Hepatitis B vaccination strongly recommended for younger adults with diabetes

Decision for older patients depends on risks

The CDC Advisory Committee on Immunization Practices (ACIP) recently revised the recommendations for administration of the hepatitis B vaccine (Engerix-B—GlaxoSmithKline; Recombivax HB—Merck) to include adults with diabetes. ACIP used the GRADE (Grading of Recommendations, Assessment, Development, and Evaluation) system, discussed on page 54 of the immunization section, as the basis for its recommendations.

ACIP recommended that all previously unvaccinated adults aged 19 years to 59 years with type 1 or 2 diabetes mellitus receive the hepatitis B vaccine series as soon as possible after their diagnosis (Category A recommendation). In addition, the committee recommended that administration of the hepatitis B vaccine series to patients with diabetes who are 60 years or older and who have not been previously vaccinated be done at the discretion of the clinician after assessing patient-specific risk factors and the likelihood of an adequate immune response (Category B recommendation).

These revisions were made after an assessment of data showing that patients with diabetes are at a greater risk of acquiring hepatitis B and having greater morbidity and mortality from the disease compared with those without diabetes.

Higher risk, greater mortality

In the December 23, 2011, issue of CDC’s Morbidity and Mortality Weekly Report, it was noted that since 1996, a total of 29 outbreaks of hepatitis B infection have been reported in one or more long-term care facilities such as nursing homes or assisted-living facilities. Of these outbreaks, 25 involved adults with diabetes who received assisted blood glucose monitoring.

CDC reported that an analysis of data from 865 confirmed cases of acute hepatitis B infection from eight Emerging Infectious Program (EIP) sites showed that persons aged 23 years to 59 years with diabetes who did not have any hepatitis B–related risk factors, such as injection drug use or multiple sexual partners, were 2.1 times more likely to develop hepatitis B compared with those without the disease. For adults 60 years and older, an analysis of the same data set revealed that these older patients were 1.5 times more likely to develop hepatitis B than their counterparts without diabetes.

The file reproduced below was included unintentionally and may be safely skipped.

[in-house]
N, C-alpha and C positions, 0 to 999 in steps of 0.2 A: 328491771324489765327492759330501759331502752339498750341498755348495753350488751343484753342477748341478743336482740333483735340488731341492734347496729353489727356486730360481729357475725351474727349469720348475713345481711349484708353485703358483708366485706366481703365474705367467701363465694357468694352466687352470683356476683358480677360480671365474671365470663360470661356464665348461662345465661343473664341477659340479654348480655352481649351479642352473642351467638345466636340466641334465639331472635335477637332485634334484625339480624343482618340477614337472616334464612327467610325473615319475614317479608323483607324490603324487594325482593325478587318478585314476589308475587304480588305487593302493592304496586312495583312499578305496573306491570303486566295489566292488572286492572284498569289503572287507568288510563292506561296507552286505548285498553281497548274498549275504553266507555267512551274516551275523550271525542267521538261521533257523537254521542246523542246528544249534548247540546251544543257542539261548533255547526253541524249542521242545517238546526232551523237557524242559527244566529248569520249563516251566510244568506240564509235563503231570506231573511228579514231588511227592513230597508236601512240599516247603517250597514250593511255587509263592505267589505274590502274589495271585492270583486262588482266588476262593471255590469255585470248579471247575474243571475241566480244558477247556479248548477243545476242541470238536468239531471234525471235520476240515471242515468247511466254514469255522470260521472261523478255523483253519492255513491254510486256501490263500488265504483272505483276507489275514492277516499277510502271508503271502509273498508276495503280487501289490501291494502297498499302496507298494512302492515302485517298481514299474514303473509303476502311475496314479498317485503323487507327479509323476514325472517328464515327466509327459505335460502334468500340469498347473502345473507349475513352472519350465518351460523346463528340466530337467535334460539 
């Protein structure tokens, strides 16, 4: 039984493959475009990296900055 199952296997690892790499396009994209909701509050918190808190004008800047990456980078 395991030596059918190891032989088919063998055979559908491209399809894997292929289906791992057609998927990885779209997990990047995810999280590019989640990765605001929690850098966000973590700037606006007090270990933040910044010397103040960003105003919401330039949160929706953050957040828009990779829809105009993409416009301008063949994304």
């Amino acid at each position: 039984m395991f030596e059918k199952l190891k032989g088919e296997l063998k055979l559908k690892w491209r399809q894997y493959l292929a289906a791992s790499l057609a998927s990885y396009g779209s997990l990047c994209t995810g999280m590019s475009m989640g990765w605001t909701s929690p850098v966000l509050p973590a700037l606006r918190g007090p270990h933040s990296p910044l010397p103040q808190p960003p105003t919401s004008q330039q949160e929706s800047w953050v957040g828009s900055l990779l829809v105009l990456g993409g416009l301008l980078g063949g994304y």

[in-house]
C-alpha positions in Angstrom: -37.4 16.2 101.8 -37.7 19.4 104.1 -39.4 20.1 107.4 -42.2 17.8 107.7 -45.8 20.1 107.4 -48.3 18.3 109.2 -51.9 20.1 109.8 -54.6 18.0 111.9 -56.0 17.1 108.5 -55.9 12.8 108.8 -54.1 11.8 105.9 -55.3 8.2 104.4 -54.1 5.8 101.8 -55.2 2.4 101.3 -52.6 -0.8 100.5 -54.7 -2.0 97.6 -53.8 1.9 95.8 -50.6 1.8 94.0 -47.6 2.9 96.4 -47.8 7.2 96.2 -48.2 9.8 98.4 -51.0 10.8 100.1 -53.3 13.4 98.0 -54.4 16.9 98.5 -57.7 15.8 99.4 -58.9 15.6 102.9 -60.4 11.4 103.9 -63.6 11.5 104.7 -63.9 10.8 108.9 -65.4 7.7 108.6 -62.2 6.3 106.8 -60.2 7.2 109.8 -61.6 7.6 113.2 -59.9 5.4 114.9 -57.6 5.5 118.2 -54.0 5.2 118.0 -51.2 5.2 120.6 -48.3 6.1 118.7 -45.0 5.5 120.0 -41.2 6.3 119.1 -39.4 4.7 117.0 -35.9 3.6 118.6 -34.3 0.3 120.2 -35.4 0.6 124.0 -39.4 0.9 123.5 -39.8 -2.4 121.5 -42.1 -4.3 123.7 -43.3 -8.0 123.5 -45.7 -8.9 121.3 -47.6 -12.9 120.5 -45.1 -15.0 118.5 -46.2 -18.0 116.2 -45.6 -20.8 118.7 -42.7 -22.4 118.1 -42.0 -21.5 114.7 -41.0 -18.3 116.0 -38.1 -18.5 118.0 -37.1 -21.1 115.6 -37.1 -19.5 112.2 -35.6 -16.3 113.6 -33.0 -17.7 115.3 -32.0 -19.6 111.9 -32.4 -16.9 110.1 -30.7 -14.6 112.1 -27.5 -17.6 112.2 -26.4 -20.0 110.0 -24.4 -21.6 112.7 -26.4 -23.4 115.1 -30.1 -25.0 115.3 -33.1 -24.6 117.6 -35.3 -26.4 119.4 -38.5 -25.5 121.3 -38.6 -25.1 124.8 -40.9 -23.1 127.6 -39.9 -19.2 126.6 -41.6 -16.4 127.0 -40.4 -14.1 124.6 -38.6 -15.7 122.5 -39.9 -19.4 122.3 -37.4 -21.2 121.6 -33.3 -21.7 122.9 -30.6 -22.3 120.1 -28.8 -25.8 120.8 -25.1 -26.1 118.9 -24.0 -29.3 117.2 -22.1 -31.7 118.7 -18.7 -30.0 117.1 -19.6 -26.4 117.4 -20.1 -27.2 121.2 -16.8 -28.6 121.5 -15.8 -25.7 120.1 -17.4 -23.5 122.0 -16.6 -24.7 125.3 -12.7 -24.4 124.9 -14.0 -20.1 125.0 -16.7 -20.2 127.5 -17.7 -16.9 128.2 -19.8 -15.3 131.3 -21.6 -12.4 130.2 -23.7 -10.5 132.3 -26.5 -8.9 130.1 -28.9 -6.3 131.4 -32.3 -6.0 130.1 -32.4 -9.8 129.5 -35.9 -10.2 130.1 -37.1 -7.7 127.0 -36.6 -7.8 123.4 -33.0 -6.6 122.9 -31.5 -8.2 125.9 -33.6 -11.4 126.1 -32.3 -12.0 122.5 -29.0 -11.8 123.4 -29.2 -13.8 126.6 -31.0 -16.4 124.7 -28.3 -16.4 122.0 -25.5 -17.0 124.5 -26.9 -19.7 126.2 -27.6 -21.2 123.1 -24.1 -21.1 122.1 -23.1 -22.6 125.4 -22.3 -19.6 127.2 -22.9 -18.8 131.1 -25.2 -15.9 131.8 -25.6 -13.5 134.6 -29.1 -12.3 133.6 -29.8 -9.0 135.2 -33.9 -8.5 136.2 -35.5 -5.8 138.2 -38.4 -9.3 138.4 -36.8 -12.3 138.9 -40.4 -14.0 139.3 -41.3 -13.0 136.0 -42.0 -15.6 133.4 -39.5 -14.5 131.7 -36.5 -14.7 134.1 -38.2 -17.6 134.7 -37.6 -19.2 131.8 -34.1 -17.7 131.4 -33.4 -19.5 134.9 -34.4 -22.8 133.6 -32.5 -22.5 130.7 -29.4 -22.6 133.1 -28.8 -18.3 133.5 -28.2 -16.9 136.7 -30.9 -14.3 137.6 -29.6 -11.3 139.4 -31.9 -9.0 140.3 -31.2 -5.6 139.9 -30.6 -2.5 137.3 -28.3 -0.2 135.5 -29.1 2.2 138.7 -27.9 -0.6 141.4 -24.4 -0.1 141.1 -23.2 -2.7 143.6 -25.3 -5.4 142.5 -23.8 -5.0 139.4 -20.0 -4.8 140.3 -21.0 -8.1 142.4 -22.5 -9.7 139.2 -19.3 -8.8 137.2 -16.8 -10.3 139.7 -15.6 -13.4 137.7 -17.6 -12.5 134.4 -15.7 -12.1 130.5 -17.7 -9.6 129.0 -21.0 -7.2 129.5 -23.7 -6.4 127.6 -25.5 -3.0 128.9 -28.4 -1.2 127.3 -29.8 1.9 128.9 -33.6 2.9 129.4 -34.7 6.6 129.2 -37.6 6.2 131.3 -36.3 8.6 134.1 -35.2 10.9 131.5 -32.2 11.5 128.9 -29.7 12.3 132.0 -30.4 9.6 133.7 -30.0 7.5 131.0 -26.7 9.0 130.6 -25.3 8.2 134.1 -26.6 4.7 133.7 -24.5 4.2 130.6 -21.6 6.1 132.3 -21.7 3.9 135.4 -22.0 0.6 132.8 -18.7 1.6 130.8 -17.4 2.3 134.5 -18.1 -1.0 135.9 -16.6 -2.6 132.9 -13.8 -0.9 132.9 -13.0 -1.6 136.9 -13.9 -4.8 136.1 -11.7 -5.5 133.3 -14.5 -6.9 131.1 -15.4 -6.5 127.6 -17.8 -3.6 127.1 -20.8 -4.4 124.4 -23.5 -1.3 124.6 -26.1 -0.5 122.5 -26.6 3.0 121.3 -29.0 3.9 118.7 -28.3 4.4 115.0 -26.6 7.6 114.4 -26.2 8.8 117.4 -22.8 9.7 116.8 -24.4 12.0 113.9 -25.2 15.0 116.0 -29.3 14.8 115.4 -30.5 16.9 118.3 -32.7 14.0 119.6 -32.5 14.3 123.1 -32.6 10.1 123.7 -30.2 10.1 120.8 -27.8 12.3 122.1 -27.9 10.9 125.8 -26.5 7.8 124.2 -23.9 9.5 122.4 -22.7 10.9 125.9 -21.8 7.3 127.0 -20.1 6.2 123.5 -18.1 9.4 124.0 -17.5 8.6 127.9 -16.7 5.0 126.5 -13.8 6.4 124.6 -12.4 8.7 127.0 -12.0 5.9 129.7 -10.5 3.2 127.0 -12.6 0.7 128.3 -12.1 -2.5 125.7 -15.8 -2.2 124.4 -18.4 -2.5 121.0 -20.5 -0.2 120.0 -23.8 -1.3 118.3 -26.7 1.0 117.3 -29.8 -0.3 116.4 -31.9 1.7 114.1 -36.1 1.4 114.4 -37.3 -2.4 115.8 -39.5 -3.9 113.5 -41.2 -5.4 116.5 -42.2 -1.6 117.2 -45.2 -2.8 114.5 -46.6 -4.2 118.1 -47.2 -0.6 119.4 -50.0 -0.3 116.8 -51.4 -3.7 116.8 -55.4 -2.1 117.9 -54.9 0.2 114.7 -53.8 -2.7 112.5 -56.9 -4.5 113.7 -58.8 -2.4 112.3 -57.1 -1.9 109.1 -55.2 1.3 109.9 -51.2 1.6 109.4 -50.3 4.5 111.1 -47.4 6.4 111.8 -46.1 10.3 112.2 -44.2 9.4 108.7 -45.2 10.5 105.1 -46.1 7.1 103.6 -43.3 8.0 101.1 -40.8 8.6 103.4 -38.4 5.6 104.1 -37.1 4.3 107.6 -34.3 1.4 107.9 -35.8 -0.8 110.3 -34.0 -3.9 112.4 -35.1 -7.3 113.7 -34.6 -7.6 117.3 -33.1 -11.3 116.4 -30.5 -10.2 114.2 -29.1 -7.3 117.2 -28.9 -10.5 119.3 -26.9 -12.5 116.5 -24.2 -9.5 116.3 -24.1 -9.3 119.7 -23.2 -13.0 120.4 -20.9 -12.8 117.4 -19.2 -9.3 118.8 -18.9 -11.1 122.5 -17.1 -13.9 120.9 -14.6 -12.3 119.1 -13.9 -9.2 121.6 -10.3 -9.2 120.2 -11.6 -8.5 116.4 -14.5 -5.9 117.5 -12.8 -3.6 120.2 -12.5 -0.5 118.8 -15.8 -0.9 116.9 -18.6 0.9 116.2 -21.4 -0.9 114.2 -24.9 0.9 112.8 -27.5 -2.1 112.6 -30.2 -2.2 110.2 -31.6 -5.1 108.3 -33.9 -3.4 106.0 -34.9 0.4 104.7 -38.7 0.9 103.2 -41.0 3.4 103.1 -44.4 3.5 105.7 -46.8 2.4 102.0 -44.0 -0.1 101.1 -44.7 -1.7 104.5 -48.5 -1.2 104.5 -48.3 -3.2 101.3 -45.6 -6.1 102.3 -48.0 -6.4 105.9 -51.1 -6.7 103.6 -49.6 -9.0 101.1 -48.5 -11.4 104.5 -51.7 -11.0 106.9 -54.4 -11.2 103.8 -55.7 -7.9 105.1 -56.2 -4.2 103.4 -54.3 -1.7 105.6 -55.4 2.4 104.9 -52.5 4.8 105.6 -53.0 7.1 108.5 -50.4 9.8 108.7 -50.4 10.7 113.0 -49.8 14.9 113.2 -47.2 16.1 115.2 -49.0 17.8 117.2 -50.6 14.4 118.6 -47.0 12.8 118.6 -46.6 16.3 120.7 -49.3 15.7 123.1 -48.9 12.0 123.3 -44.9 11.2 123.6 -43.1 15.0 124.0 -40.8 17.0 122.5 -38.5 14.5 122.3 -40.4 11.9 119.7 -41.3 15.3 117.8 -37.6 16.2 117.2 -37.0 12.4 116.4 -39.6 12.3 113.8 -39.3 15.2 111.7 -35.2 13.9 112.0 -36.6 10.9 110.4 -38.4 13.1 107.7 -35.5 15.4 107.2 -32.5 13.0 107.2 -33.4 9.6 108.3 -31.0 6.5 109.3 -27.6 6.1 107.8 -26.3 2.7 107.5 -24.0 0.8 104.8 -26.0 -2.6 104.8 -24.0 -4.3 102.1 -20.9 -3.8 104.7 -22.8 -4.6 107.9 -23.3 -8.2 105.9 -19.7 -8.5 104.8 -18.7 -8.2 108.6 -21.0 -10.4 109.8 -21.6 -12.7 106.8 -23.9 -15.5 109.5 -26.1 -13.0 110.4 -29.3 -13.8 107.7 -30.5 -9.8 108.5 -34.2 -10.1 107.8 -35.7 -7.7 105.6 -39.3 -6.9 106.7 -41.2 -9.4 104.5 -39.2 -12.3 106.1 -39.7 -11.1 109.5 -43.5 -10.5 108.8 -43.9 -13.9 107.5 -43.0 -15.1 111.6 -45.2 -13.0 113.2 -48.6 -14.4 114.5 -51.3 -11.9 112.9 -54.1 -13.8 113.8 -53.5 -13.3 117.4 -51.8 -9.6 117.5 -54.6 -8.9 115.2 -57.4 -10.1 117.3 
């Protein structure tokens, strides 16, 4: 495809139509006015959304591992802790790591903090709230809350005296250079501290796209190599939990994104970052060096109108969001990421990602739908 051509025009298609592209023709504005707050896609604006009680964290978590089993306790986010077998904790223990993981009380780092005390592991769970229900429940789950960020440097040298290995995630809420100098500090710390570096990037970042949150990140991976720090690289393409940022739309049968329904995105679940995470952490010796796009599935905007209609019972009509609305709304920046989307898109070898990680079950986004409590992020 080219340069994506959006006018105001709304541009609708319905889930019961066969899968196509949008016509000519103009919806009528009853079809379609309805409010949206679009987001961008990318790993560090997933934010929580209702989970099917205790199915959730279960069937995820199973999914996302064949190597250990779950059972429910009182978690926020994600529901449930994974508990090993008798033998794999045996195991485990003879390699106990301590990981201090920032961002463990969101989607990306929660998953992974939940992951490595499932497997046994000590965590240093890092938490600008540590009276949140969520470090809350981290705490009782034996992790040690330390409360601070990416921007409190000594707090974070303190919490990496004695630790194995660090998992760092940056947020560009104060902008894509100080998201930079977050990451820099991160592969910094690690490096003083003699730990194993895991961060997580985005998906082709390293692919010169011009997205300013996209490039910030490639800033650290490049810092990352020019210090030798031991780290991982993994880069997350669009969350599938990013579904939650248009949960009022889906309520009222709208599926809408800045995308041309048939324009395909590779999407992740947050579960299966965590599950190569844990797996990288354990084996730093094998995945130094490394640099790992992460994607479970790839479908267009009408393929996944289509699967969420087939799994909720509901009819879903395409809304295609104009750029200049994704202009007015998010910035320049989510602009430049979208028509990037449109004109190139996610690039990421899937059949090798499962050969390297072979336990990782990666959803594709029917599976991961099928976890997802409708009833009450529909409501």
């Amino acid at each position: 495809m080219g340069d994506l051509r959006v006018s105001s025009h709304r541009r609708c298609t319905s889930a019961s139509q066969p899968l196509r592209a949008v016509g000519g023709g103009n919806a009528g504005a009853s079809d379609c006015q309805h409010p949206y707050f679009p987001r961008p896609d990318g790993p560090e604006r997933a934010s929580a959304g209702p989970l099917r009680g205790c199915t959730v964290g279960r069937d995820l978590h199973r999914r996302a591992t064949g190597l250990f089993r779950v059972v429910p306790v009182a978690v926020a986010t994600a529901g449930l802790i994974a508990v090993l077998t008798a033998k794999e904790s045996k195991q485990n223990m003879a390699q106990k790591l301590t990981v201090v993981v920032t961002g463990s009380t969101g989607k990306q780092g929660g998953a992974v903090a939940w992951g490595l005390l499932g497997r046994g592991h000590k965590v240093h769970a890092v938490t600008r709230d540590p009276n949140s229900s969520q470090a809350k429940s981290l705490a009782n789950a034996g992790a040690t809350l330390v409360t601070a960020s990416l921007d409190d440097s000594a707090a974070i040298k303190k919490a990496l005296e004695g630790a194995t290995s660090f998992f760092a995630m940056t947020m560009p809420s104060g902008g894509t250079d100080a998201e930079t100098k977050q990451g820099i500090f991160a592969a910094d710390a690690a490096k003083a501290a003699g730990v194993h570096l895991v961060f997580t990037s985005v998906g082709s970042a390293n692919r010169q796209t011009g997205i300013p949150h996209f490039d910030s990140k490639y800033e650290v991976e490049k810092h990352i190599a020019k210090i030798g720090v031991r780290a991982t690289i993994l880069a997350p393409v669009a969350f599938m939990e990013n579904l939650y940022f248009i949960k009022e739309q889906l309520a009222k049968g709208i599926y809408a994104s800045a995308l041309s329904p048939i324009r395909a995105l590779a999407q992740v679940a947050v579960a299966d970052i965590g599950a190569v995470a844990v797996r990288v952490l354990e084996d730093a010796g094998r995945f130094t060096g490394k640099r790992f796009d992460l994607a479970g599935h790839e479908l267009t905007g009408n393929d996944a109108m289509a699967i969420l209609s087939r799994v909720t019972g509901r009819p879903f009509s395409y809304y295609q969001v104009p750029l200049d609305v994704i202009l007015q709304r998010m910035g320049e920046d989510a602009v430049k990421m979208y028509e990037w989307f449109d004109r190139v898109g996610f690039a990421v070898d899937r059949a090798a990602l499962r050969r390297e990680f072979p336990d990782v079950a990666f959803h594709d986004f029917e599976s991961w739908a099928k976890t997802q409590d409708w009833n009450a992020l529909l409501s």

Data spanning a decade from the National Health and Nutrition Examination Survey (1999–2010) confirmed these findings, with patients 18 years and older with diabetes having a 60% higher seroprevalence of antibody to hepatitis B core antigen compared with those without the disease.

Mortality data from EIP showed that patients with diabetes who were infected with hepatitis B had a higher case–fatality rate compared with those without diabetes (5% vs. 2%, P = 0.127). CDC noted that the progression of acute hepatitis B infection to chronic infection is greater in older adults with diabetes compared with otherwise healthy adults, and that the risk for chronic nonalcoholic liver disease and hepatocellular carcinoma is thought to be twice as high in patients with diabetes compared with those without diabetes.

Infection control precautions a must

Many of the outbreaks in this patient population have occurred as a result of percutaneous exposures to the hepatitis B virus from blood glucose devices shared among patients in inpatient settings.

Some of the issues noted by CDC included multipatient use of finger stick devices designed for single-patient use and inadequate disinfection and cleaning of blood glucose monitors between patients. The organization noted that education initiatives that promote greater attention to cleaning blood glucose monitors and avoiding the sharing of lancets or insulin needles are needed to improve infection control.

Take-home points

Patients with diabetes who have not been previously vaccinated against hepatitis B should be educated about the new ACIP recommendations and the importance of getting vaccinated. Inform patients that hepatitis B vaccinations are given as a three-dose series over a period of 6 months. ACIP strongly recommends hepatitis B vaccination for younger patients with diabetes (19–59 years), but the decision to vaccinate older patients should be made on an individual basis.

CDC noted that the antibody response to the hepatitis B vaccine series is reduced among older adults with diabetes. Data suggest that a protective response is achieved after completion of the series in more than 90% of patients with diabetes aged younger than 40 years of age, 80% of patients 41–59 years, 65% of patients 60–69 years, and less than 40% of patients older than 70 years. In addition, administration of the three-dose series in older patients has been shown to be less cost effective compared with younger patients.

CDC noted that the decision to vaccinate older adults with diabetes should incorporate the patients’ risks for acquiring the disease such as the need for blood glucose monitoring in a long-term care facility, the likelihood of experiencing chronic sequelae if infected, and the declining immunologic responses to vaccines that are common among frail, older adults. Pharmacists can bring up this topic in their discussions with patients with diabetes.